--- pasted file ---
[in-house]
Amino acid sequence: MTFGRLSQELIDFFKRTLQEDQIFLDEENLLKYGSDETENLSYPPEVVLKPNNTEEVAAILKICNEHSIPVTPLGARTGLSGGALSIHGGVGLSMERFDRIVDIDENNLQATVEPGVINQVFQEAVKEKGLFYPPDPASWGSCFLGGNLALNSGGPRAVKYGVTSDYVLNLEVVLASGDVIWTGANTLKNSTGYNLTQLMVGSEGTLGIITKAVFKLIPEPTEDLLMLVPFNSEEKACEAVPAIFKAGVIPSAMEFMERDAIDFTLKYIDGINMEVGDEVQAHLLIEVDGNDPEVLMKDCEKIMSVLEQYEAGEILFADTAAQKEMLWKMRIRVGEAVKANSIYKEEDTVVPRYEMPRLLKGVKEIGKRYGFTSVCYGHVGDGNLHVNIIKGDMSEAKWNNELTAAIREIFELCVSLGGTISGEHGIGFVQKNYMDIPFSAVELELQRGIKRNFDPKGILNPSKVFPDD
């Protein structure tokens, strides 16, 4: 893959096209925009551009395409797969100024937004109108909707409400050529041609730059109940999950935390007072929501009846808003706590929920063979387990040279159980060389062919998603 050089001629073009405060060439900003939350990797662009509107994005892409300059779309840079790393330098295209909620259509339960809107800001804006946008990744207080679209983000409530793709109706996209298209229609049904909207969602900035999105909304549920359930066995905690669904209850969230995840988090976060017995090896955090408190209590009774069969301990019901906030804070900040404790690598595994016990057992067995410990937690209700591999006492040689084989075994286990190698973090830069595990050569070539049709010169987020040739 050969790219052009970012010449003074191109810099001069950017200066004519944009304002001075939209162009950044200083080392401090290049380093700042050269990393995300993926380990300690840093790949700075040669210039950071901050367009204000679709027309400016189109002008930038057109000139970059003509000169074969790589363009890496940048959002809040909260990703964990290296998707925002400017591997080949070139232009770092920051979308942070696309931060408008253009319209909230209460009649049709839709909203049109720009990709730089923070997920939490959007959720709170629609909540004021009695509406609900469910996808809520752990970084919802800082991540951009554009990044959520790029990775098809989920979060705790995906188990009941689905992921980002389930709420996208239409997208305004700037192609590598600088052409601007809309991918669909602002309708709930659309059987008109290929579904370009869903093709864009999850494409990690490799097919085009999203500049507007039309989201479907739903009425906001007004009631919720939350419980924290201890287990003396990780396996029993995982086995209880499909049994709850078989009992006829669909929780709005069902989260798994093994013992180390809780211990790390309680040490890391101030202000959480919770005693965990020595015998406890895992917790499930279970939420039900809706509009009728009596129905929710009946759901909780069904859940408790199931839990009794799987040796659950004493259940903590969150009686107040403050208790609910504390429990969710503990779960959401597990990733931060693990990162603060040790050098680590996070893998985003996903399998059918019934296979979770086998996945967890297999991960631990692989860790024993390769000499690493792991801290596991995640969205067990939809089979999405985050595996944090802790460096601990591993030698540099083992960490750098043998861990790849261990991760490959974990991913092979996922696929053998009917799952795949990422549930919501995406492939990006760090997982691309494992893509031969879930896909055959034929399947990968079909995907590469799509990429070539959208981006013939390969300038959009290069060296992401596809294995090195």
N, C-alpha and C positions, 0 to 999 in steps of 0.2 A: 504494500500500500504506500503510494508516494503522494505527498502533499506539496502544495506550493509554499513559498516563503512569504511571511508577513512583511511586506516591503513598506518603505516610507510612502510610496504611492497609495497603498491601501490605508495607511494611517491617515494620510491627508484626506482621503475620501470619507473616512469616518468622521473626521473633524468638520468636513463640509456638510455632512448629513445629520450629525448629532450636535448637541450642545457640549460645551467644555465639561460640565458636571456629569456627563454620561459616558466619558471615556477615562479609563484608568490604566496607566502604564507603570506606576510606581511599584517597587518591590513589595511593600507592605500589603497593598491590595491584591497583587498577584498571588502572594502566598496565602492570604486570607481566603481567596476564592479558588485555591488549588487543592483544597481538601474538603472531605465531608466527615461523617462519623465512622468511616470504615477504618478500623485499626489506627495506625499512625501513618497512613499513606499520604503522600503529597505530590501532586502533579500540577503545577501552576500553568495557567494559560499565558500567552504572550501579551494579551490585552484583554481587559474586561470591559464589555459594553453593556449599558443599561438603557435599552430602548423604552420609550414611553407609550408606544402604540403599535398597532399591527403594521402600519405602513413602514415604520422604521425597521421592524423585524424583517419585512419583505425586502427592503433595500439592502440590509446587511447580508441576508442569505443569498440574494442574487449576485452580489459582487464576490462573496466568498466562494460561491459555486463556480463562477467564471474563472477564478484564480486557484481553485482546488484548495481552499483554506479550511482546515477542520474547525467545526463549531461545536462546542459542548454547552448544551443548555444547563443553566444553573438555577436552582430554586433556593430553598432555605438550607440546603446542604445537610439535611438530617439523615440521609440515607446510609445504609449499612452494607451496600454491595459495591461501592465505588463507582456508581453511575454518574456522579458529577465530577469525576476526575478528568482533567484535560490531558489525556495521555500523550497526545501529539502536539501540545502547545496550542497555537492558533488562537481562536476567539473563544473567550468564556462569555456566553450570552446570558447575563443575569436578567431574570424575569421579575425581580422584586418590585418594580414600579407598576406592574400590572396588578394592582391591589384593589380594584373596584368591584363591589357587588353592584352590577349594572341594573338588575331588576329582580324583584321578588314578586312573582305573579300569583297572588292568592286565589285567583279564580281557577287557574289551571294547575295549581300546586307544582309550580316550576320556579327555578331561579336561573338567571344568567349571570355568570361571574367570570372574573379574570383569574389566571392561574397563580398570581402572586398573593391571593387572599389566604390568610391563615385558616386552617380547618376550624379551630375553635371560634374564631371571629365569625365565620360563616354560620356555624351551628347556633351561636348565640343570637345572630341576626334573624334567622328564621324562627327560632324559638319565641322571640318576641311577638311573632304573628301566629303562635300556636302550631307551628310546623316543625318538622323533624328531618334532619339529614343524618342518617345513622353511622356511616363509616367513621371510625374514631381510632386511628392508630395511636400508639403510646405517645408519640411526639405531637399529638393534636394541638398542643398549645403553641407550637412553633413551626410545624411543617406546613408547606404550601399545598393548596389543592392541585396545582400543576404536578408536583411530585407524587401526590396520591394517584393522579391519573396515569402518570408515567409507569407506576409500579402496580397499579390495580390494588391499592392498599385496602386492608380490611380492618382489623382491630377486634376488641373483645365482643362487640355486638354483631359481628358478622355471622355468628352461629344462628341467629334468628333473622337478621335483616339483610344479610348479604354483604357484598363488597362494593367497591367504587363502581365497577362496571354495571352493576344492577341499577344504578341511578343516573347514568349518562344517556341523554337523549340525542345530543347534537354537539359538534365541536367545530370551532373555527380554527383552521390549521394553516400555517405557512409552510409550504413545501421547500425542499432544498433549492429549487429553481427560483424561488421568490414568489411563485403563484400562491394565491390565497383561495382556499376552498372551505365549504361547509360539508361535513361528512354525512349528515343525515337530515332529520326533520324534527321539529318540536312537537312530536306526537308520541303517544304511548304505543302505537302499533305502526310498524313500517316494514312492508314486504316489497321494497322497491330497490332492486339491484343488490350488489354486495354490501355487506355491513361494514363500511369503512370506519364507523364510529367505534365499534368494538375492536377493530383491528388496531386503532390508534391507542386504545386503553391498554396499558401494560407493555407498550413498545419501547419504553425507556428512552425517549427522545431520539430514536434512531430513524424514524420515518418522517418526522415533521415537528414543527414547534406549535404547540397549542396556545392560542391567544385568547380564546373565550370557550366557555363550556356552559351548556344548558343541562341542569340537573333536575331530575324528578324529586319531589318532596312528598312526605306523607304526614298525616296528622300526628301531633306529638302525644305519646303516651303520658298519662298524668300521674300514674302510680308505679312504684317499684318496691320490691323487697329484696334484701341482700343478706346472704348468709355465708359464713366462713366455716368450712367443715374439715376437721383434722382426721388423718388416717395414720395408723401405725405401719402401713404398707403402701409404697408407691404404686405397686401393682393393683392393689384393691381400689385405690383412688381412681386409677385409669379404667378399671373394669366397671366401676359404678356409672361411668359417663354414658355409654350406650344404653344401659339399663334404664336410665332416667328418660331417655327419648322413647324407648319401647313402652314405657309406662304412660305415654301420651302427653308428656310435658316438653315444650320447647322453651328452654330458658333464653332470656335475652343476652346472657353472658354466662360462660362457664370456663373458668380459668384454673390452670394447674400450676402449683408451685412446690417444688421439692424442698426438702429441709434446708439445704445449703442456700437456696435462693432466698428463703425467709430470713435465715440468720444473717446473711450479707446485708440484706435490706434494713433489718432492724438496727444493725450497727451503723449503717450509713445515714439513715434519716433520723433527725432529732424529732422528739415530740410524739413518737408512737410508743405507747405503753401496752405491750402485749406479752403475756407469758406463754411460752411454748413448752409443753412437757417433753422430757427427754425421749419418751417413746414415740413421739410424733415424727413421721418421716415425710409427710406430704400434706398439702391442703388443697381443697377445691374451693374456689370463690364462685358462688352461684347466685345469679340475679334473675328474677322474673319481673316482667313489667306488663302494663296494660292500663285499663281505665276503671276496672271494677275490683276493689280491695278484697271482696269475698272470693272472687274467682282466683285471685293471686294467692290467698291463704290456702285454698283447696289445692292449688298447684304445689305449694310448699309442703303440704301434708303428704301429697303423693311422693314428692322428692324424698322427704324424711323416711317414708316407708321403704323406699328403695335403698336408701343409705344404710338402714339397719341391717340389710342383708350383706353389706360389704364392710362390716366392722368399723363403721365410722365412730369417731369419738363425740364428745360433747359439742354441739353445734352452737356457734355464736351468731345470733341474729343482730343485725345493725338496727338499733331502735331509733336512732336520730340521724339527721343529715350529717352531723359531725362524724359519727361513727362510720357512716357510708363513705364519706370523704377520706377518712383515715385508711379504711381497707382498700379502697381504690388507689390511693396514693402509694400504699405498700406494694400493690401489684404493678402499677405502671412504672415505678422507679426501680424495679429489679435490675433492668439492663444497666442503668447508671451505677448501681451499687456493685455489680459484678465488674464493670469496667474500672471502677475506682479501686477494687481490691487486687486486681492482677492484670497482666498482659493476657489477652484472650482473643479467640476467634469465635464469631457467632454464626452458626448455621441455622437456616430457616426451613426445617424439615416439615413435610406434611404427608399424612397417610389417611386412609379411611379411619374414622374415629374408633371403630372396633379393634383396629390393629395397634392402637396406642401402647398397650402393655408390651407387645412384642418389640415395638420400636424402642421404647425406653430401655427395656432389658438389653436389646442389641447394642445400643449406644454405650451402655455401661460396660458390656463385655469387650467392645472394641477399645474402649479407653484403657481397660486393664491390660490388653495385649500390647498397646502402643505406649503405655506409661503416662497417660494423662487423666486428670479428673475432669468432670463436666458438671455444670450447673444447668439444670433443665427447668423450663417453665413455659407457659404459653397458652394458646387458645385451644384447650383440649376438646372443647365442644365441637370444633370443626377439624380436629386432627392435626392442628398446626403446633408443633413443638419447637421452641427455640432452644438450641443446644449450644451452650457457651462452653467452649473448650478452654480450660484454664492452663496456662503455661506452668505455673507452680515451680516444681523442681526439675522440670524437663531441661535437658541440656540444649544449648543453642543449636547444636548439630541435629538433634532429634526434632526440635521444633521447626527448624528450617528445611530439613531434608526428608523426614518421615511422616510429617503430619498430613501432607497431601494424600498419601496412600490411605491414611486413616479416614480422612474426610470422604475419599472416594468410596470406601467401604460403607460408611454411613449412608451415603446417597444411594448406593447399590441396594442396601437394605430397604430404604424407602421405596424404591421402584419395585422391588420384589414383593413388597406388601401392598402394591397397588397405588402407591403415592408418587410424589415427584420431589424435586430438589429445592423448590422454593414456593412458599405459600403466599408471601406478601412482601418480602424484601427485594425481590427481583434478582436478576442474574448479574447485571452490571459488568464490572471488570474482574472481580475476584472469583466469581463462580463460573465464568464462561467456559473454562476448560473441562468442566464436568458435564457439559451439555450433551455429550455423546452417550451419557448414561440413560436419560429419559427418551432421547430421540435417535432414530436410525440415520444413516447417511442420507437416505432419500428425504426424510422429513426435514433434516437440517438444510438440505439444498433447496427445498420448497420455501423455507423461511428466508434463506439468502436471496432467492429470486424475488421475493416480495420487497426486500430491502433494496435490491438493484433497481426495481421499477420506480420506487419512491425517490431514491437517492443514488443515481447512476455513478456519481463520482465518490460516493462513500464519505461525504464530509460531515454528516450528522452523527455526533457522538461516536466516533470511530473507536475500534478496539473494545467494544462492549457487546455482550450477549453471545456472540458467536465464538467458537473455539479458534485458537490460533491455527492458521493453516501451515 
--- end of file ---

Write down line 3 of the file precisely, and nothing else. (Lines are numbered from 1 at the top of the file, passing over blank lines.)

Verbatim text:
């Protein structure tokens, strides 16, 4: 893959096209925009551009395409797969100024937004109108909707409400050529041609730059109940999950935390007072929501009846808003706590929920063979387990040279159980060389062919998603 050089001629073009405060060439900003939350990797662009509107994005892409300059779309840079790393330098295209909620259509339960809107800001804006946008990744207080679209983000409530793709109706996209298209229609049904909207969602900035999105909304549920359930066995905690669904209850969230995840988090976060017995090896955090408190209590009774069969301990019901906030804070900040404790690598595994016990057992067995410990937690209700591999006492040689084989075994286990190698973090830069595990050569070539049709010169987020040739 050969790219052009970012010449003074191109810099001069950017200066004519944009304002001075939209162009950044200083080392401090290049380093700042050269990393995300993926380990300690840093790949700075040669210039950071901050367009204000679709027309400016189109002008930038057109000139970059003509000169074969790589363009890496940048959002809040909260990703964990290296998707925002400017591997080949070139232009770092920051979308942070696309931060408008253009319209909230209460009649049709839709909203049109720009990709730089923070997920939490959007959720709170629609909540004021009695509406609900469910996808809520752990970084919802800082991540951009554009990044959520790029990775098809989920979060705790995906188990009941689905992921980002389930709420996208239409997208305004700037192609590598600088052409601007809309991918669909602002309708709930659309059987008109290929579904370009869903093709864009999850494409990690490799097919085009999203500049507007039309989201479907739903009425906001007004009631919720939350419980924290201890287990003396990780396996029993995982086995209880499909049994709850078989009992006829669909929780709005069902989260798994093994013992180390809780211990790390309680040490890391101030202000959480919770005693965990020595015998406890895992917790499930279970939420039900809706509009009728009596129905929710009946759901909780069904859940408790199931839990009794799987040796659950004493259940903590969150009686107040403050208790609910504390429990969710503990779960959401597990990733931060693990990162603060040790050098680590996070893998985003996903399998059918019934296979979770086998996945967890297999991960631990692989860790024993390769000499690493792991801290596991995640969205067990939809089979999405985050595996944090802790460096601990591993030698540099083992960490750098043998861990790849261990991760490959974990991913092979996922696929053998009917799952795949990422549930919501995406492939990006760090997982691309494992893509031969879930896909055959034929399947990968079909995907590469799509990429070539959208981006013939390969300038959009290069060296992401596809294995090195």